Here are a few examples of unhelpful cycles resulting from trauma bonds:

  • Fixation on the affair, what happened, and why for longer than 6 - 9 months after discovery.
  • Alternating between wanting a divorce and wanting to work it out.
  • You and your mate continuing to have destructive arguments over the same issues.
  • Keeping your relationship hidden from others that might judge you for trying to work it out.
  • Breaking commitments to yourself or each other and expecting things to get better.
  • In the sexual relationship, feeling a renewed sense of connection one minute then, the next minute, painful memories and outbursts resurface.

It can be beneficial to step back and look at the cycle that the two of you enter into when you discuss details and reminders. Ask yourself whether the way we are talking about the details of the affair is helping us move forward toward restoration or is making things worse. It's important to talk about it regularly for a season. I think that it's also imperative for the wayward spouse to be the guardian and protector of the relationship for a season. Still, you both need to be curious about this cycle that you are co-creating as you work to reconcile-you are both responsible for the co-creation of a new relationship starting today.

If you find that you and your spouse are in an unhelpful cycle, please don't beat yourself up for it; notice it without any shame and be curious about how you can begin to work through the trauma of infidelity differently.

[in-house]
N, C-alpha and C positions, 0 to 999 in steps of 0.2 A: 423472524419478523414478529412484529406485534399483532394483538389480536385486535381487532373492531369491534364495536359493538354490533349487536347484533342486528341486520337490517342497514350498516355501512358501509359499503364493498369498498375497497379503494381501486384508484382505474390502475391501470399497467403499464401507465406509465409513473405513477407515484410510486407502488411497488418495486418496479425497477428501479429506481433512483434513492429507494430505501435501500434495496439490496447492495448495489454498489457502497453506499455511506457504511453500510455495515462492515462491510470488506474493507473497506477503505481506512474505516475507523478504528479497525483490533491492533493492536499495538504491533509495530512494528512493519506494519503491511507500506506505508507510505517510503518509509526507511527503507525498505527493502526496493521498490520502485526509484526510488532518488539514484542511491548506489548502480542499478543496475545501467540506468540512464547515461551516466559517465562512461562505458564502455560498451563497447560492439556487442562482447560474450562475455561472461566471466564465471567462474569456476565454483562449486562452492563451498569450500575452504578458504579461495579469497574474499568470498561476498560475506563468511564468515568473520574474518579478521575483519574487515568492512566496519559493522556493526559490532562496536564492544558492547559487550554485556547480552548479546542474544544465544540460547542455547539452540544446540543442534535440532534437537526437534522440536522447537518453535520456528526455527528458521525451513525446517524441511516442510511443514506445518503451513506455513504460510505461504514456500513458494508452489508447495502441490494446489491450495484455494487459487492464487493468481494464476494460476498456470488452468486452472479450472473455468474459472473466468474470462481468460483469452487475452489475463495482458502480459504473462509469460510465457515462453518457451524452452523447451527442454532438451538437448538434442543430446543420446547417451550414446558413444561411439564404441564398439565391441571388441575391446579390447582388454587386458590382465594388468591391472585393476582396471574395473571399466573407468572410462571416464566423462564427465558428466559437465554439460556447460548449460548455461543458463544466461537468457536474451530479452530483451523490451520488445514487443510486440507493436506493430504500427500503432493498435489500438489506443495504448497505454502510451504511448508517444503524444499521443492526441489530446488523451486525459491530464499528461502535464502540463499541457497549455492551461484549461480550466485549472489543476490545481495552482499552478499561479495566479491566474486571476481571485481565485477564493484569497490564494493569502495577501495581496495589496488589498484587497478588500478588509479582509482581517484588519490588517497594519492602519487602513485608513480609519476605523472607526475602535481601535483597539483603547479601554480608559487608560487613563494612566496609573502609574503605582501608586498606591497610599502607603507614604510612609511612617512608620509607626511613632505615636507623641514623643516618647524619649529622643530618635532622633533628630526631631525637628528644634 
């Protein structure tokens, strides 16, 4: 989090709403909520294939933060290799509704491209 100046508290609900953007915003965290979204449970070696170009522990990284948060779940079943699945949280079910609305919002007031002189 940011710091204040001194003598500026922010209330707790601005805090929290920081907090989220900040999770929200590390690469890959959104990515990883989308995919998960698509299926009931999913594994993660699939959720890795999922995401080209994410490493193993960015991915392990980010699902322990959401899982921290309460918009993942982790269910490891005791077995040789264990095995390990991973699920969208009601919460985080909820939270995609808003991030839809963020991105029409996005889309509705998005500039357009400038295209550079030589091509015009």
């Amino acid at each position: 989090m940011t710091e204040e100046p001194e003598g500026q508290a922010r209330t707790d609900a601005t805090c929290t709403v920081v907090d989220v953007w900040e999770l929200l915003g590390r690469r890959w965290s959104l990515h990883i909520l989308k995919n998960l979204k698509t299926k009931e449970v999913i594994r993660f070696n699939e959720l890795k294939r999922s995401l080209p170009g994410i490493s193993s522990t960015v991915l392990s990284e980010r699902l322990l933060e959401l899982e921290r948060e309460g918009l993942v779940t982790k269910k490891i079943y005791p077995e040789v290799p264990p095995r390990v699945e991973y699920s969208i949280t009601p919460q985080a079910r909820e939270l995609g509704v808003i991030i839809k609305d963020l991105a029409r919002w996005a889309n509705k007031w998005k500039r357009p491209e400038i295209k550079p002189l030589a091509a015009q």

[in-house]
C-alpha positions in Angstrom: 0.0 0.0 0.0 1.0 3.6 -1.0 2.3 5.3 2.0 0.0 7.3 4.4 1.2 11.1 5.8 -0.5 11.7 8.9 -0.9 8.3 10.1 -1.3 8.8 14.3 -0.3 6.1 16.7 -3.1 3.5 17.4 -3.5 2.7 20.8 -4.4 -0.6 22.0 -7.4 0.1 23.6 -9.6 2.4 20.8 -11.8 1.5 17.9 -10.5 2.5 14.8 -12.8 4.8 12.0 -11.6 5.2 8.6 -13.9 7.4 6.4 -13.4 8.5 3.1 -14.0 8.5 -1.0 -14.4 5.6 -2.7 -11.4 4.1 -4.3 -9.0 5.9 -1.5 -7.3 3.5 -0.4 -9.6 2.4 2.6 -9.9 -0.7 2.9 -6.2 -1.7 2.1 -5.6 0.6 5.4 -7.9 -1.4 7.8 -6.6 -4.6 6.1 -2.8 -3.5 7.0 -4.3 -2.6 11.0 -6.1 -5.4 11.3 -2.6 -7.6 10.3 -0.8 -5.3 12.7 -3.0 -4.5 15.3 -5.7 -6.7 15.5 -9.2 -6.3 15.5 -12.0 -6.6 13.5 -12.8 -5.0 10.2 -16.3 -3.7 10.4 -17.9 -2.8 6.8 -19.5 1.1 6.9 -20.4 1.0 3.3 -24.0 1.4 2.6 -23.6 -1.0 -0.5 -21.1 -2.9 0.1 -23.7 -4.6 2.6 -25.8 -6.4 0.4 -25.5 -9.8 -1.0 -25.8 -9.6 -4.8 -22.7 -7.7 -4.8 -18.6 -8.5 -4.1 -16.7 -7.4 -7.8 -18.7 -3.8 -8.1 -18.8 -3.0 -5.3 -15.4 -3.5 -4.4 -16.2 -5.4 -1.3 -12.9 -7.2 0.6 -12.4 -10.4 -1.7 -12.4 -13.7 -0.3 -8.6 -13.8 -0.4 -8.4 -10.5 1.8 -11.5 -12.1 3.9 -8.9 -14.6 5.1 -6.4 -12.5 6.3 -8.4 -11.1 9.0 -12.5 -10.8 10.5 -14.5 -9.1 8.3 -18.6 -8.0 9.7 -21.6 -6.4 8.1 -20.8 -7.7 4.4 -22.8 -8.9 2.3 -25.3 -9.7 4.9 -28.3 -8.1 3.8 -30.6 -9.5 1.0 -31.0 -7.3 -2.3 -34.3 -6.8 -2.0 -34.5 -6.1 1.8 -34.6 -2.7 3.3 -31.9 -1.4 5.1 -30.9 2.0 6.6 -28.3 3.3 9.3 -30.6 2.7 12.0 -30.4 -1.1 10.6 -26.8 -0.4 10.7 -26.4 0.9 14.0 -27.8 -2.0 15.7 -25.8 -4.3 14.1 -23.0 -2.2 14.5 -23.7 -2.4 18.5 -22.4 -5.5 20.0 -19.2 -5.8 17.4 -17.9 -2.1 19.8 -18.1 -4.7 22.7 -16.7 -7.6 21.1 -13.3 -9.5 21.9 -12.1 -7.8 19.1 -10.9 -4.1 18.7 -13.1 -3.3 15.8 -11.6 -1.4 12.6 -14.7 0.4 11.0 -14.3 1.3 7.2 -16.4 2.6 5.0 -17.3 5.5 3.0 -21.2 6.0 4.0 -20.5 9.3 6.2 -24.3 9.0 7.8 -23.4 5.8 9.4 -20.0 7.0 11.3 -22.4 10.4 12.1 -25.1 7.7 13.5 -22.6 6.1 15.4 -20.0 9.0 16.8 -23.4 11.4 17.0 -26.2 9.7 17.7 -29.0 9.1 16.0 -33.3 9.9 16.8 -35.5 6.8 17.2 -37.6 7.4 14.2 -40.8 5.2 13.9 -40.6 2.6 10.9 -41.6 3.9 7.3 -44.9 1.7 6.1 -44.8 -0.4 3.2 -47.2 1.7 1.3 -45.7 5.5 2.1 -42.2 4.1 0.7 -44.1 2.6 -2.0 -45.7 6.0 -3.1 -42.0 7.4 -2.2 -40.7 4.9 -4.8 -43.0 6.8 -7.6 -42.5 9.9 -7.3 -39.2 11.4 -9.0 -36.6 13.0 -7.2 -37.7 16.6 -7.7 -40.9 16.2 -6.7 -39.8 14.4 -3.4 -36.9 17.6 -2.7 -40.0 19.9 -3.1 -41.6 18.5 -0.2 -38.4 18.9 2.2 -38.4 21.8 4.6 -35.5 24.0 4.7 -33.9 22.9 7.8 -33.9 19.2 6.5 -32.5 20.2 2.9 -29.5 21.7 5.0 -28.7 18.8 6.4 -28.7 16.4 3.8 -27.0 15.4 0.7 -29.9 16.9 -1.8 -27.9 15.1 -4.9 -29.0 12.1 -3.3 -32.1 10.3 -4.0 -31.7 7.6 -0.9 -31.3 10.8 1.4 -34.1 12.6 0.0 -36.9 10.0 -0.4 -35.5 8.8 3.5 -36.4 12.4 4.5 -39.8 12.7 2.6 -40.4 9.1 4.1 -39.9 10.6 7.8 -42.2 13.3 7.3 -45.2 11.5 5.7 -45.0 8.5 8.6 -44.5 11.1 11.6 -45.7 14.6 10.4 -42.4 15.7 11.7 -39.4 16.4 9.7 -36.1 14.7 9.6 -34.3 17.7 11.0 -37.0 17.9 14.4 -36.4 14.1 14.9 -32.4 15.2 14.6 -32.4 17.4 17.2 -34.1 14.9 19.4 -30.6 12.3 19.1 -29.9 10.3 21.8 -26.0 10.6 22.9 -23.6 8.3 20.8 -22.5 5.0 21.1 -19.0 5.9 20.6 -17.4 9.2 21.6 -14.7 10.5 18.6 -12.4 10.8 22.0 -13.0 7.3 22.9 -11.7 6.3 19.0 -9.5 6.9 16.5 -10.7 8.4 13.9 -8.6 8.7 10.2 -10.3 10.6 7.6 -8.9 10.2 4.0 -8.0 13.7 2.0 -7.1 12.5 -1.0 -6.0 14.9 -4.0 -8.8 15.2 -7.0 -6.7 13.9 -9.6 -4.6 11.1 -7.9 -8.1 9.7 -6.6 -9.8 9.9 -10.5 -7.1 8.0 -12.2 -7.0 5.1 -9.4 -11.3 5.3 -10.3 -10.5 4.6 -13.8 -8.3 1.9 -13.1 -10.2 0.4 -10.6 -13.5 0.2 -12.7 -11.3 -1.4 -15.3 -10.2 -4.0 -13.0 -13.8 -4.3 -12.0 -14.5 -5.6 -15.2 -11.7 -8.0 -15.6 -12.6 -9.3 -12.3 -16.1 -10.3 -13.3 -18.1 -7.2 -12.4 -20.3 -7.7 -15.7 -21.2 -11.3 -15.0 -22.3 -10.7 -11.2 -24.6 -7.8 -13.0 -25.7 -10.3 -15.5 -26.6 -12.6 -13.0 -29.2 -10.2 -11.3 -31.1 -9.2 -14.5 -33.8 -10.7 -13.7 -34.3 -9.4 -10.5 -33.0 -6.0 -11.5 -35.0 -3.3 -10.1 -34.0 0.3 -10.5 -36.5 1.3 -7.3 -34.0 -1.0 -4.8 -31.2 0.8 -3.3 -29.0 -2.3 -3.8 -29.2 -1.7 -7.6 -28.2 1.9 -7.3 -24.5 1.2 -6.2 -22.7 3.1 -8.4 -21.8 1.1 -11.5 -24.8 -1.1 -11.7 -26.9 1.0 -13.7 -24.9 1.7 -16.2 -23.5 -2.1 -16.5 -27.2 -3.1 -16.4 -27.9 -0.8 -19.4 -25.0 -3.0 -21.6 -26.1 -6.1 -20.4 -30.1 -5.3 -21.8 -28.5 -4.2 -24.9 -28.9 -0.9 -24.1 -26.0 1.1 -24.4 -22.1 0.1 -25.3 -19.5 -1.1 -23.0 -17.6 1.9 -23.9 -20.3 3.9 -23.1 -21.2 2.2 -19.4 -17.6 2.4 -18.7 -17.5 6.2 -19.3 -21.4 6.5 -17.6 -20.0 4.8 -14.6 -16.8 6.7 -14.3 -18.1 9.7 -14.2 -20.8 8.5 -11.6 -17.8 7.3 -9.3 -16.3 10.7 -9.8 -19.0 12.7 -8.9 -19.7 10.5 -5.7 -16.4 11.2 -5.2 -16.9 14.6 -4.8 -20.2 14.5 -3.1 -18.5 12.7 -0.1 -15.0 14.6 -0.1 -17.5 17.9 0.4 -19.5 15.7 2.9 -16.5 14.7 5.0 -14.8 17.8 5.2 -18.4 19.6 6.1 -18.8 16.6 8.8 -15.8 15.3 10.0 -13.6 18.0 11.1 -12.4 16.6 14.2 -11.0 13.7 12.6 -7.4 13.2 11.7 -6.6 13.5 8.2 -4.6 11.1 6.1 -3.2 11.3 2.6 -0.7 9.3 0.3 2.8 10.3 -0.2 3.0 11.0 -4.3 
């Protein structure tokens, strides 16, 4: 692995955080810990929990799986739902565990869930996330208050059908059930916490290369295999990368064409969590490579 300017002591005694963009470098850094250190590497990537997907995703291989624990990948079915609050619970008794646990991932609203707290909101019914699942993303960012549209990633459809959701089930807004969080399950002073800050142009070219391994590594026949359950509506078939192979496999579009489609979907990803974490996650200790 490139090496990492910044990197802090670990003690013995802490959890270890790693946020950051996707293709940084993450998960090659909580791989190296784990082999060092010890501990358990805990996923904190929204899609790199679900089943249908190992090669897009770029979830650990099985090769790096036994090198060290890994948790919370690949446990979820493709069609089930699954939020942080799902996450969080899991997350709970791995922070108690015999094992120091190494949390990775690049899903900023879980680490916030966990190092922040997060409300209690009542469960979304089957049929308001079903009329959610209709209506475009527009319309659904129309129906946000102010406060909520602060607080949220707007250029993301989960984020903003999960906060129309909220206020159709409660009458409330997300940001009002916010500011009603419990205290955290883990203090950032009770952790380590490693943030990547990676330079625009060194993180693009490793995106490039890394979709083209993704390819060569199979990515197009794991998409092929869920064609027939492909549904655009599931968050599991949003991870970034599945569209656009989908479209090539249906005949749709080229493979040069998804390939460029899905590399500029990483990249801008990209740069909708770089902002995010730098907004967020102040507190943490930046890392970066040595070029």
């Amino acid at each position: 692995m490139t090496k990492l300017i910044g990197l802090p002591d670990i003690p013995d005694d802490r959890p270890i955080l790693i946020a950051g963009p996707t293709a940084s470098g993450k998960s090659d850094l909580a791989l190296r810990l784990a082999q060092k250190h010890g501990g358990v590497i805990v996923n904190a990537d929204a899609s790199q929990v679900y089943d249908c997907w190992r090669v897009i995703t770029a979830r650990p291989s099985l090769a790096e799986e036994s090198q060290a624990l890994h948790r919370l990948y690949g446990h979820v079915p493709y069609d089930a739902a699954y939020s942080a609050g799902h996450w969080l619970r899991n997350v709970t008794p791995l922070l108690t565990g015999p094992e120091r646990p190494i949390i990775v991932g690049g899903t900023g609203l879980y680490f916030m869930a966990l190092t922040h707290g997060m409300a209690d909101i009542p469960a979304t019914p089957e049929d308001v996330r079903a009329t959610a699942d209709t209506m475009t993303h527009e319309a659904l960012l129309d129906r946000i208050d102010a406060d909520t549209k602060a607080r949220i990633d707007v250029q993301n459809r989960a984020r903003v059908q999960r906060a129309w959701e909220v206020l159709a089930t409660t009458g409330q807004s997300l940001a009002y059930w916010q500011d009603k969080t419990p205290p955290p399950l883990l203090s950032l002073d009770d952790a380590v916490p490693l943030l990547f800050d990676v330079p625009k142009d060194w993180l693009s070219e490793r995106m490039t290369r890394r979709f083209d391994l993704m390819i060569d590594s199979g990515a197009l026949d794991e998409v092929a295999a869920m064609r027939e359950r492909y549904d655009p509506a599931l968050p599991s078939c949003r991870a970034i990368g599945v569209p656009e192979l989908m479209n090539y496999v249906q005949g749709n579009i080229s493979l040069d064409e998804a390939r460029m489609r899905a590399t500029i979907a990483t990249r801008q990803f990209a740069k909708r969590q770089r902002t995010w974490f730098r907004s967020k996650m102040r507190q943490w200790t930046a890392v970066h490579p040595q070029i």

We at Affair Recovery have seen couples trying to repair the damage of infidelity or sexual addiction on their own only to create more collateral damage after discovery. To break unhelpful cycles and avoid bonding in unhealthy ways, you must get help as soon as possible. I can think of no better place to start than Affair Recovery's EMS Online course. It is a 13 week course that has helped thousands of couples over the years begin to work through the nuances of betrayal trauma and avoid the cycle of trauma bonding. John Gottman's research shows that couples wait six years too late to get help--don't wait!

Continue Your Healing With EMS Online! Registration Opens Soon.

Our Emergency Marital Seminar Online, better known as EMSO, isn't a one-size-fits-all program for couples. Over decades of experience exclusively in the field of infidelity, our methodology has been honed to better serve couples as they address the betrayal, reconnect as partners and restore their lives.

"I would like to say thank you, from the bottom of my heart, for your ministry and the materials you have provided as part of EMSO and Married for Life. We, all five couples that started EMSO, have just completed the Married for Life 52-week course. We are now deciding what to study next as a group, as we so value the relationship we have together as couples. With God, with your materials and with each other, we have saved our marriages." - B. Minnesota | EMSO participant, March 2021.

Spots fill up quickly, so you won't want to wait to register for EMSO! To learn when registration opens back up, click the button below.